iddle school math teacher. I have been teaching in the same school district and school building throughout my ca-reer, which began 20 years ago.

When I first started teaching, our district utilized a fairly traditional mathematics curriculum. Computation was emphasized, and calculators were not yet used in our middle school math classrooms.

How times have changed. The mathematics curriculum in our school district is totally dominated by the guidelines and beliefs of the NCTM [National Council of Teachers of Mathematics]. Anything that is put out by the NCTM is regarded as the gospel. To question the NCTM is regarded as blasphemy. Here is what our mathematics curriculum supervisor has been telling us each and every year, for at least the past five years, during our orientation meeting which is held in August:

"You know not the hour or the time when I will enter your classroom. And when I do, I had better see three things: Calculators, manipulatives, and cooperative learning. The last thing I want to see are your students doing worksheets by themselves in nice, neat, rows."

Here's another directive that has been specifically issued to the 7th grade teachers: "If your students have not yet learned how to add, subtract, multiply, or divide, forget it. Give them a calculator."

All of the above is anathema to my personal beliefs about the teaching of 7th grade math. I am a traditionalist. I believe in computation, paper and pencil drill, and students working in nice, neat rows.

Also, commencing with this year, all math teachers in my school district have to submit in their lesson plans a detailed description of how they are using manipulatives [blocks, beans, counters, anything you handle] with their objectives each and every week. In other words, we are now required to submit evidence of our use of manipulatives each week.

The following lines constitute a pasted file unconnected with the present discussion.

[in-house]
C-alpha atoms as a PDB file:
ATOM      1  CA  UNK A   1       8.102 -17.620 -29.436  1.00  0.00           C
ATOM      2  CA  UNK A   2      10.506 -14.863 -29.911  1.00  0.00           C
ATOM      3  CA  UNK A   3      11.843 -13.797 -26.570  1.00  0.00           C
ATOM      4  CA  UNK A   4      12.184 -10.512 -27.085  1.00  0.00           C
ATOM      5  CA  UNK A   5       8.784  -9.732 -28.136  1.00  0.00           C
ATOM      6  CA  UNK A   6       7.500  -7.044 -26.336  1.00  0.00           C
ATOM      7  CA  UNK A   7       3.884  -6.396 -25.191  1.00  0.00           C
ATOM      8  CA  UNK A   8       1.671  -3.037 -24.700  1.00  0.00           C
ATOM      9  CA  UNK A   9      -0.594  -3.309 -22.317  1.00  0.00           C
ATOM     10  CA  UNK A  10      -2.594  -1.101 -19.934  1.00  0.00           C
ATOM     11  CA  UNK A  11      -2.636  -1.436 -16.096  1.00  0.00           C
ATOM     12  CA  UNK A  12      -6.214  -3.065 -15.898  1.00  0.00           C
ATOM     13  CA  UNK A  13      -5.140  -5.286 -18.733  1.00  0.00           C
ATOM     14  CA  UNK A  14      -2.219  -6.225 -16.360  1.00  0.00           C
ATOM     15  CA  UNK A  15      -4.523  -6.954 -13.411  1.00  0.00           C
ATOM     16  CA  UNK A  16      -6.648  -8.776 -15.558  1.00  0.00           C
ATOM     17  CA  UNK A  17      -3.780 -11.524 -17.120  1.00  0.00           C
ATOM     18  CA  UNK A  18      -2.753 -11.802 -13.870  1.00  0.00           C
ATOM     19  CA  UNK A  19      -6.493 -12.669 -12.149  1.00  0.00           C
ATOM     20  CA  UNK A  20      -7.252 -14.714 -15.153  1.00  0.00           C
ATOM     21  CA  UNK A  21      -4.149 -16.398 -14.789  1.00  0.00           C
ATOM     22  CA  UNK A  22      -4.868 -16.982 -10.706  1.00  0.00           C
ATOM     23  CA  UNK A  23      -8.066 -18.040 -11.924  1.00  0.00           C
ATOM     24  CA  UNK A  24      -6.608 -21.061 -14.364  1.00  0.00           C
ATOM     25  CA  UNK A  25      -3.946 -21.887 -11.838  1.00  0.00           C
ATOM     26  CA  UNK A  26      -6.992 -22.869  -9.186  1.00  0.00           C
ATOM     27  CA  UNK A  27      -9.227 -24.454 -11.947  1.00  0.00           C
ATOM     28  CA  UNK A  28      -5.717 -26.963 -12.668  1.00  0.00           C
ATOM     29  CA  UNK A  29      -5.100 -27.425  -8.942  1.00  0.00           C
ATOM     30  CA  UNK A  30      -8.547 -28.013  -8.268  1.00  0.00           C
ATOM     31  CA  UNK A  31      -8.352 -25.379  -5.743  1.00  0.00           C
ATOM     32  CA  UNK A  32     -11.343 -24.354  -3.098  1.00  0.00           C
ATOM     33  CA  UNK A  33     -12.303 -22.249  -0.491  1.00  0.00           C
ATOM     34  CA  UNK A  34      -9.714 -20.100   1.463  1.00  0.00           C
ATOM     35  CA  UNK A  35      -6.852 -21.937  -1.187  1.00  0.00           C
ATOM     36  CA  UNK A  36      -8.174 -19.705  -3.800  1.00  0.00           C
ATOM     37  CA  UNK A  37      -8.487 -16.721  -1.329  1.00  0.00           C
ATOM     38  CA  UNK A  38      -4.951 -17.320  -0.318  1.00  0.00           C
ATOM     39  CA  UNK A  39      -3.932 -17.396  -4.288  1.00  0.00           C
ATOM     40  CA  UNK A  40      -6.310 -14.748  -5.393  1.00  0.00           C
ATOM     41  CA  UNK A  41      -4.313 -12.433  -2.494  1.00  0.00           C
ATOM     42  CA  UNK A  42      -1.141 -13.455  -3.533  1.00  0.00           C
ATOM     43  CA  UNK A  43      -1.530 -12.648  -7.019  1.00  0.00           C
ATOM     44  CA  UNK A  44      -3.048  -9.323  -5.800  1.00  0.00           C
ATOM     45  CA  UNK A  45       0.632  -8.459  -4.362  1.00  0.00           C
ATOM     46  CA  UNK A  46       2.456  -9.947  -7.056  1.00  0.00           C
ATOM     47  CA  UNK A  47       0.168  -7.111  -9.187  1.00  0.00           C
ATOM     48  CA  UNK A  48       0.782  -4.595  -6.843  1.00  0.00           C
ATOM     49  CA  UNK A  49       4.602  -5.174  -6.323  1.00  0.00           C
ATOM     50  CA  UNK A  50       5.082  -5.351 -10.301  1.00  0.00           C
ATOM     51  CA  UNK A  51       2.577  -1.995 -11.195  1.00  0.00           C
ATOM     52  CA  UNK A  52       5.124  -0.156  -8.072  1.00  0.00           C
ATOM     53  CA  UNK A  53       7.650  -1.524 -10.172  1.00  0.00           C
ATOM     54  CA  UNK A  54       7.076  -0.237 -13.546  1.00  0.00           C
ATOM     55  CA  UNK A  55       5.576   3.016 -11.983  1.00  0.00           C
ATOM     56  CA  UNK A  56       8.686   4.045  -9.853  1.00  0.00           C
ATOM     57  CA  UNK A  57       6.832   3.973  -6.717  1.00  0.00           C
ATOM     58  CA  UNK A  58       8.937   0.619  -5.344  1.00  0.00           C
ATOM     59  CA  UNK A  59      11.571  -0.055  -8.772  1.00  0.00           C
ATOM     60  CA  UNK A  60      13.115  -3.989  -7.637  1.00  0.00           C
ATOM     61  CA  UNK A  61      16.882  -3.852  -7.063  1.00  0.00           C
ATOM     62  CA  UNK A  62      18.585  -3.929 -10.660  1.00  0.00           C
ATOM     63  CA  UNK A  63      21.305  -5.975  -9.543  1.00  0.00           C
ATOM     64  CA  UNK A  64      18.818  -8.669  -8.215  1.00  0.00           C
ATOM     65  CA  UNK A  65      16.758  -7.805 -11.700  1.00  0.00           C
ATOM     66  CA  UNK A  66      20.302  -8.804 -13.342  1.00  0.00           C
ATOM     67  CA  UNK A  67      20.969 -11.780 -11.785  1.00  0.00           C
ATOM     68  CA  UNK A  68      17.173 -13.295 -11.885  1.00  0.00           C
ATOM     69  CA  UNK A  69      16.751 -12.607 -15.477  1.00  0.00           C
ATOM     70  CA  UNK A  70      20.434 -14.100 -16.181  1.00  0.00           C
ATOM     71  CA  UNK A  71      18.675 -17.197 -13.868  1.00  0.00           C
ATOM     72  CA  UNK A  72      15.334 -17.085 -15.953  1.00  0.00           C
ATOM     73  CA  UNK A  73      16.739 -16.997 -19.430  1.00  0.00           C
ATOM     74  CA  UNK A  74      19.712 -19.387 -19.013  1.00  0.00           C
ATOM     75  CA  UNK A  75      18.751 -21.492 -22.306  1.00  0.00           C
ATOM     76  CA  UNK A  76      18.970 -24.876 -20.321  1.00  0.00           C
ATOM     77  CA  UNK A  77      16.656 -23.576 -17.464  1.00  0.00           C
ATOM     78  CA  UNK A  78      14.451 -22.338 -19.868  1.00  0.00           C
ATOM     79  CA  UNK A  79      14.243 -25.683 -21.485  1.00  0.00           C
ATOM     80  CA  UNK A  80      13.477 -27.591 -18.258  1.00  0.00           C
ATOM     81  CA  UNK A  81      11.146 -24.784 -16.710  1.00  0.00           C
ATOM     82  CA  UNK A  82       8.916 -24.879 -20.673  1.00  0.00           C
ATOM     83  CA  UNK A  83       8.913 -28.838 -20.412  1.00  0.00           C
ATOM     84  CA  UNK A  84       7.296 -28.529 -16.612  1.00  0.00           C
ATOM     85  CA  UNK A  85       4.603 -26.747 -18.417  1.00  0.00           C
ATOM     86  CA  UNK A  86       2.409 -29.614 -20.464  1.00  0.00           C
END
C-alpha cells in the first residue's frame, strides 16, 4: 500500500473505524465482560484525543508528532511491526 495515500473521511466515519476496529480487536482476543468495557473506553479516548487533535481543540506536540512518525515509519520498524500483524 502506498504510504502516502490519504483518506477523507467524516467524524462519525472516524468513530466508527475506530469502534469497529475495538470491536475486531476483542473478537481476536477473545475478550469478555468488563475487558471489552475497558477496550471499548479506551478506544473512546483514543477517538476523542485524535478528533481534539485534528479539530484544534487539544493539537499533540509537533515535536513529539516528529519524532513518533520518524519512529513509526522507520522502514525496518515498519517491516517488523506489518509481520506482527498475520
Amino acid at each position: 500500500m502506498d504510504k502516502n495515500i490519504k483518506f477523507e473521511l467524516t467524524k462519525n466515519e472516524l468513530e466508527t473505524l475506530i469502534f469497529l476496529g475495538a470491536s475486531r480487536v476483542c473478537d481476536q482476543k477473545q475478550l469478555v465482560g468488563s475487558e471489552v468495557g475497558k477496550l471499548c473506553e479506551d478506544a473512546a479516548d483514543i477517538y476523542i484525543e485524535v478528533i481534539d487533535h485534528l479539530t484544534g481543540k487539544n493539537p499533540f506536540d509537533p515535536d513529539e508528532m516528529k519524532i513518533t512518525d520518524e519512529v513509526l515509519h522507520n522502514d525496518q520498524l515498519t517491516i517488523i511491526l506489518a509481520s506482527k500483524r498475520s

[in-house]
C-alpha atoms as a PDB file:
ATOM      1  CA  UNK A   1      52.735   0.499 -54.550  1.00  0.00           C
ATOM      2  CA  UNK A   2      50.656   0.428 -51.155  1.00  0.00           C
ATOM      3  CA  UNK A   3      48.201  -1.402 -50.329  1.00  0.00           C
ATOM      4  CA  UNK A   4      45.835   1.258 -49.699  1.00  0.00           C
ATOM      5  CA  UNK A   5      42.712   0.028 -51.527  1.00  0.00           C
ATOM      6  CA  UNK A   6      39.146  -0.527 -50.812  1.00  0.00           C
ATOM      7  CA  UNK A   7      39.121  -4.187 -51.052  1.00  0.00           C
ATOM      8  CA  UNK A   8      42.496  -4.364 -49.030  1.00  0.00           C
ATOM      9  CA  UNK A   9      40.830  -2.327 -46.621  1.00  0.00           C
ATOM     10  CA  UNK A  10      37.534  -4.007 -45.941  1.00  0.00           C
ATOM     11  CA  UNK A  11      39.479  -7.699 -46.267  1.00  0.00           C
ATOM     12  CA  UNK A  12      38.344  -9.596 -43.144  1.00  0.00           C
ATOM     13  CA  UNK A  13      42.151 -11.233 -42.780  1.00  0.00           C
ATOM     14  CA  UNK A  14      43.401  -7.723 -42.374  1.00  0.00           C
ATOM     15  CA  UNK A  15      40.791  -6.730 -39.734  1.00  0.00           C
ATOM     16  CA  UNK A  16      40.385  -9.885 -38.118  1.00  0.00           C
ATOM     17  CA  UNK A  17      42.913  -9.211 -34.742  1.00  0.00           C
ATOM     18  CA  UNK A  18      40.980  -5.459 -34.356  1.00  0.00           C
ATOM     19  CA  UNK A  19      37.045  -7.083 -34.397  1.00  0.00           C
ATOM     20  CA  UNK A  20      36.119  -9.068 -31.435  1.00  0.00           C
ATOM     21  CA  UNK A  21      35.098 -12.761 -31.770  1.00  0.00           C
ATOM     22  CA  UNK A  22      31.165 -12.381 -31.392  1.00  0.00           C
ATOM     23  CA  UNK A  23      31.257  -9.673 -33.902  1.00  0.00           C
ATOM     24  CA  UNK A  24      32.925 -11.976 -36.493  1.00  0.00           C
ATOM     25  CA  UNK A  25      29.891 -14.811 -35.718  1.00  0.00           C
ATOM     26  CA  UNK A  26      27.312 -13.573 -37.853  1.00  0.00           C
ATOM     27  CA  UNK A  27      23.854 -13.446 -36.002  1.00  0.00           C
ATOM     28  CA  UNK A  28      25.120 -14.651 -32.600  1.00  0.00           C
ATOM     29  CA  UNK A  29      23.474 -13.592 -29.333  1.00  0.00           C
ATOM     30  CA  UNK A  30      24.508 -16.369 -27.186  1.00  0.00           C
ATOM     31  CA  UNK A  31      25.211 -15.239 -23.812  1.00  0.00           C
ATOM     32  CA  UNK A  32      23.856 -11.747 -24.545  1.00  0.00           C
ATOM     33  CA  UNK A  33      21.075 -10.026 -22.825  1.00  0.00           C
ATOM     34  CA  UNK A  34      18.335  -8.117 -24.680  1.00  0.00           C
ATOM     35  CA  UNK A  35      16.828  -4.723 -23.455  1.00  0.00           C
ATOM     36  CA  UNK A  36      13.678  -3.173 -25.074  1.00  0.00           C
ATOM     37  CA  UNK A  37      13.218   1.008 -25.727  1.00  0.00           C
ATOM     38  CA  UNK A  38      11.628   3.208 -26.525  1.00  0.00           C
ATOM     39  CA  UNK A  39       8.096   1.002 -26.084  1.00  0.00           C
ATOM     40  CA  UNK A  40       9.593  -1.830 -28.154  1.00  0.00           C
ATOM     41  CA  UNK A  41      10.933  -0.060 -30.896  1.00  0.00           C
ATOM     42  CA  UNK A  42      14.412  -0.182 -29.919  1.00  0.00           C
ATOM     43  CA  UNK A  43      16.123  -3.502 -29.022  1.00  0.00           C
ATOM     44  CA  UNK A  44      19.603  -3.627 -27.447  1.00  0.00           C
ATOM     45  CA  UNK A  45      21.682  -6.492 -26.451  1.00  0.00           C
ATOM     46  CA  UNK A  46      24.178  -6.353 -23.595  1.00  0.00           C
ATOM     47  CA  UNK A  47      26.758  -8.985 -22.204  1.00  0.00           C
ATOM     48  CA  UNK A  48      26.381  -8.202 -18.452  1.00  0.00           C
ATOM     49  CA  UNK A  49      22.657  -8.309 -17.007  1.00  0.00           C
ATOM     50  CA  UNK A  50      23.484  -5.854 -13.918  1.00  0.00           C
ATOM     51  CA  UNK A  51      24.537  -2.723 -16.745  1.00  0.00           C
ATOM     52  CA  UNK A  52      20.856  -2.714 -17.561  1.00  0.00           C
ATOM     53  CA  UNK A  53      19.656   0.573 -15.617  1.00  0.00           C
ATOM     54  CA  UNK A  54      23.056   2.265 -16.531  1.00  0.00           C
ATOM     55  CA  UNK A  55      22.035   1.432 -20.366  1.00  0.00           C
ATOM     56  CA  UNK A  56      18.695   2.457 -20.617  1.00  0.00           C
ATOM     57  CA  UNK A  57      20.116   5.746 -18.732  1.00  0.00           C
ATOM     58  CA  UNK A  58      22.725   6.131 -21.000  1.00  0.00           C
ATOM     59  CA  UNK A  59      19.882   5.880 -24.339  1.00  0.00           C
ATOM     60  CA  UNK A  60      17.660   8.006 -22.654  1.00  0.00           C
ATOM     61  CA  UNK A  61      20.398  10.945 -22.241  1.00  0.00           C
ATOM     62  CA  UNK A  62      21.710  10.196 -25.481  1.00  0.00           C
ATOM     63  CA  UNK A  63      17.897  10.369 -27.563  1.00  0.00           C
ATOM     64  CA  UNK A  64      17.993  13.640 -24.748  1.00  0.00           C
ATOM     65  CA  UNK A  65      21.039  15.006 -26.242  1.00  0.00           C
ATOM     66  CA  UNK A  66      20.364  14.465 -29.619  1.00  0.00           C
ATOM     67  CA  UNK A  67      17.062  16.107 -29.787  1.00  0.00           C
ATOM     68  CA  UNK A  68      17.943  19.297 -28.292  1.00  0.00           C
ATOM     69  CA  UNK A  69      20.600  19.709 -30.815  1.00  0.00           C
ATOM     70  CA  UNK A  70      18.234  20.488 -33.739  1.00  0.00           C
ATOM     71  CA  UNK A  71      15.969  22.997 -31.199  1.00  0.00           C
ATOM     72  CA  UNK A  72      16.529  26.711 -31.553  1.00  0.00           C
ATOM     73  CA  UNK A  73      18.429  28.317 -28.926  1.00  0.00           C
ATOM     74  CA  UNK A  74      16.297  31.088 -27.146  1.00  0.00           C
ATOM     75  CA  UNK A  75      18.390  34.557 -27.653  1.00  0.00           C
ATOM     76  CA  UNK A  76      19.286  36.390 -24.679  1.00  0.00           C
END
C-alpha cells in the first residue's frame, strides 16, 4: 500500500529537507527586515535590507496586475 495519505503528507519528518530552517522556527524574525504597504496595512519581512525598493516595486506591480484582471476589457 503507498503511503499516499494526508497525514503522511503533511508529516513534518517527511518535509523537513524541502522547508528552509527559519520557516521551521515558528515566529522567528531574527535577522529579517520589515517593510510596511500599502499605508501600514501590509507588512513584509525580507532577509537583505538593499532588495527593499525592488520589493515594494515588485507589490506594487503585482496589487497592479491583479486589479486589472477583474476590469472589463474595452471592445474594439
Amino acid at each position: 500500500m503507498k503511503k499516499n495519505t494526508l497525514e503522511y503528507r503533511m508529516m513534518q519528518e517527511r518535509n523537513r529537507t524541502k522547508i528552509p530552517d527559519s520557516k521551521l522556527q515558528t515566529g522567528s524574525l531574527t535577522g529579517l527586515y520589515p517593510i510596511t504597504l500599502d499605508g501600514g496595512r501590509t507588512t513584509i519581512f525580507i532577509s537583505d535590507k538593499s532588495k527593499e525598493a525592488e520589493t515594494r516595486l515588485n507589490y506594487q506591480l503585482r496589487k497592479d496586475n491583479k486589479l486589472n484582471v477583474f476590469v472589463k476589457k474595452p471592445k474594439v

It is this type of "gestapo" tactic that has been increasing in my school district. As a result, I am looking elsewhere for a teaching job, preferably in a school district with a more traditional orientation to the teaching of middle school mathematics.

Recently, as a result of several observations, my principal has been hounding me about the "lack of manipulatives" present in my classroom. She has been preaching to me how absolutely vital manipulatives are for middle school students, so that they will bridge that gap between the concrete and the abstract, and how "all the research" supports the overwhelming efficacy and vital importance of using manipulatives in the middle school mathematics classroom.

What I would like to do is investigate the so called "research" my principal is always claiming that shows the tremendous efficacy of manipulatives. Here is my question: What is the status of the research on the efficacy of manipulatives in the middle school mathematics classroom?

The following question keeps nagging at me. If manipulatives are so vital, then how did our generation, our parents, our grandparents, our great grandparents, our great-great grandparents, and so on and so on, learn math without them? I asked a similar question to a math consultant a number of years ago. His reply went something like this: "We finally realized that the old methods were no longer working. Therefore, we had to start looking at some new methods."

Immediately, I wondered if it was not the old methods which were "no longer working", but rather, if it was the students who were "no longer working" and the parents of these students who were "no longer working" to see that their children were "working."